Wednesday, February 28, 2007

A February jewel almost missed

First, the explanation. This time of year we don't use the front door and walkway much. Most of the time we go in and out of the house through the garage, where we park our vehicles. But late this afternoon we were almost out of firewood, so I took the wheelbarrow out to the woodshed to get a load. And there, tucked beside a small boulder in a flower bed bordering the front walk, were these petite iris.
You can see a trace of snow in the photo; it snowed off and on all day without accumulating anything to speak of. Sure was pretty to watch, though!
Inside, I was dealing with white stuff of a different kind. I've been carding and spinning Dinah's fleece as I've had time, and am getting down to the wool with the most vegetable matter (VM, as the fibery folk call it). Someone on the Yahoo spinning list said she puts her fleece in the dryer on the air fluff setting to get a lot of the VM out, so I decided to give it a try.
It didn't look much different to me before and after -- still lots of junk, but the lint trap looked like this each of the three times I emptied it during the air fluffing. Obviously it did SOME good!
That's it for now at . . .

6 comments:

Kathy L. said...

Won't it be nice when we have COVERED fleece next year? :)

Your "jewel" is a nice surprise. Sometimes we just have to slow down a bit to enjoy the things around us. It's amazing to me when I actually take time to slow down and look at what's around me.

(And I'll try the dryer "fluff" myself when I have fleece to try it on!) :)

Tina T-P said...

Good golly you've been busy - I LOVE the sheep cookie cutter & I have a great Sour Cream Sugar Cookie recipe that is an heirloom recipe - probably 70 or 80 years old! I'll type it up and email it to you. Thanks for checking in on how John is doing - Yes, I'm nervous about the surgery, but I think I trust this doc - he has a LOT of experience & was pretty informative - Did you ever get the dried tart cherries to make those choco chip cookies? T.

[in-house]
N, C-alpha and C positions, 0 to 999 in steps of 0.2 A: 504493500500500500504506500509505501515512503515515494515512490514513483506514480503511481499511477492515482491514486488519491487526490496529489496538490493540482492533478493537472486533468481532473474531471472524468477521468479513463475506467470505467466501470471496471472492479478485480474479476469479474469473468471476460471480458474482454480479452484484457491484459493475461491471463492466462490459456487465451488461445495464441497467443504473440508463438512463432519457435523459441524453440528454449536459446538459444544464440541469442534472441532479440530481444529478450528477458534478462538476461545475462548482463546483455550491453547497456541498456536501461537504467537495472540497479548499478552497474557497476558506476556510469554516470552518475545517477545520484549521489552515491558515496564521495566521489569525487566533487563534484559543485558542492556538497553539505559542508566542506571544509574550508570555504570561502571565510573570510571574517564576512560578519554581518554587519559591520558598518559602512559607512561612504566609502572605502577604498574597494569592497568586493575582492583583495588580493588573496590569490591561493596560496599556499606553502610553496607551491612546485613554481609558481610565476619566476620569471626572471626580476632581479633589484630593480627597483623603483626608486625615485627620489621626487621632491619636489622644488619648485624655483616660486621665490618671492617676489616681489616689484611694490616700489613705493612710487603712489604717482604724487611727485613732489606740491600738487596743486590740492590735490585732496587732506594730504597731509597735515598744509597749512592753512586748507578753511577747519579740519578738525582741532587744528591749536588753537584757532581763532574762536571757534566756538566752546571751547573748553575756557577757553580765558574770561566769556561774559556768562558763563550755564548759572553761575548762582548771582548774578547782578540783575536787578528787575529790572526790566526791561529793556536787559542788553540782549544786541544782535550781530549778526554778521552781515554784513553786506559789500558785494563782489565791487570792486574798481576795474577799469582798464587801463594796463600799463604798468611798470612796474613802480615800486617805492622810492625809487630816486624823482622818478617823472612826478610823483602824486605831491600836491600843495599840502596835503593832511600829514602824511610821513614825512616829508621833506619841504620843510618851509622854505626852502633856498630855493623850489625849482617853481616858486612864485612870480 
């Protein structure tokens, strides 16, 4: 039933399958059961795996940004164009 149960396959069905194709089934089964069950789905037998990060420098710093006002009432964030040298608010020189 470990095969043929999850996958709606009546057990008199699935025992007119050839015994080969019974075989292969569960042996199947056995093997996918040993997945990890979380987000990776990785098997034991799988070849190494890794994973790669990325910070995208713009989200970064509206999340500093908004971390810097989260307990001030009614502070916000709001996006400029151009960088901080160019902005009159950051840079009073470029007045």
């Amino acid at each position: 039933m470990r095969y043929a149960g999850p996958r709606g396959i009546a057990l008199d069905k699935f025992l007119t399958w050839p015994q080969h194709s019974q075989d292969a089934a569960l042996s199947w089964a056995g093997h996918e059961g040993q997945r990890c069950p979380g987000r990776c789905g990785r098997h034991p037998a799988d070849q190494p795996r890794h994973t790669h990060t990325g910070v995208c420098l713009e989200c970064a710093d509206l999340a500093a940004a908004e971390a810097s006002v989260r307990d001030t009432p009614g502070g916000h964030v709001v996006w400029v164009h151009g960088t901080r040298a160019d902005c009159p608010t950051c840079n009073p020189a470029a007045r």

sheperdchik said...

Wow, the fleece doesn't felt or anything when you put it in the dryer like that? I wonder if you can use this method for llama fleeces? Those are the most dirt filled fleeces ever! The fool things roll in the dirt like dogs. Once I put some llama fleece in a rabbit cage and hung it from the clothes line, thinking the dirt would blow out. But actually, the wind blew just as much (or more) dirt IN as OUT. I will definitely have to try this dryer thing on my llama fleeces.

Lauren said...

Do you wash and air dry the fleece first or put it in greasy? I'm thinking all that lanolin would be a bit cloggy.

Are you really going to cover your sheep next year? You're controversial along with being cheeky and high-handed apparently!
;-)

How did you come to this decision?

Kathy L. said...

I think you're supposed to put in a scoured, dry fleece aren't you? Then just put it on "Air Dry"? I will definitely try this out on Mr. Colin's (aka "Pig-Pen") fleece!

Michelle at Boulderneigh said...

Thank you ALL for your comments. Like Lauren, my desire for blog visitors probably indicates something sociopathic. :-)

I would never have dared try the dryer trick without reading about one spinner's long, successful track record doing it. Yes, my fleece was washed and air-dried months ago, so it was very dry. Still smells strongly of lanolin, but that isn't a problem in the dryer because you don't use ANY heat, just the "cold" air fluff setting.

As far as coating, blame it on Shepherd Chik! (Follow her link in the post above to view her blog.) When I saw the photos of her covered fleeces, I HAD to try it -- especially since I had to throw away Rechel's fleece last summer because it was so full of junk. Yesterday I mailed off a painfully-large check to Rocky Sheep Co. to order two coats each for the four girls. Gulp. Hopefully the coated fleeces will pay for the coats. And hopefully none of my girls have the kind of fleece that will felt when coated, or will have problems because of the amount of moisture we get here. And hopefully the coats arrive by shearing -- March 22!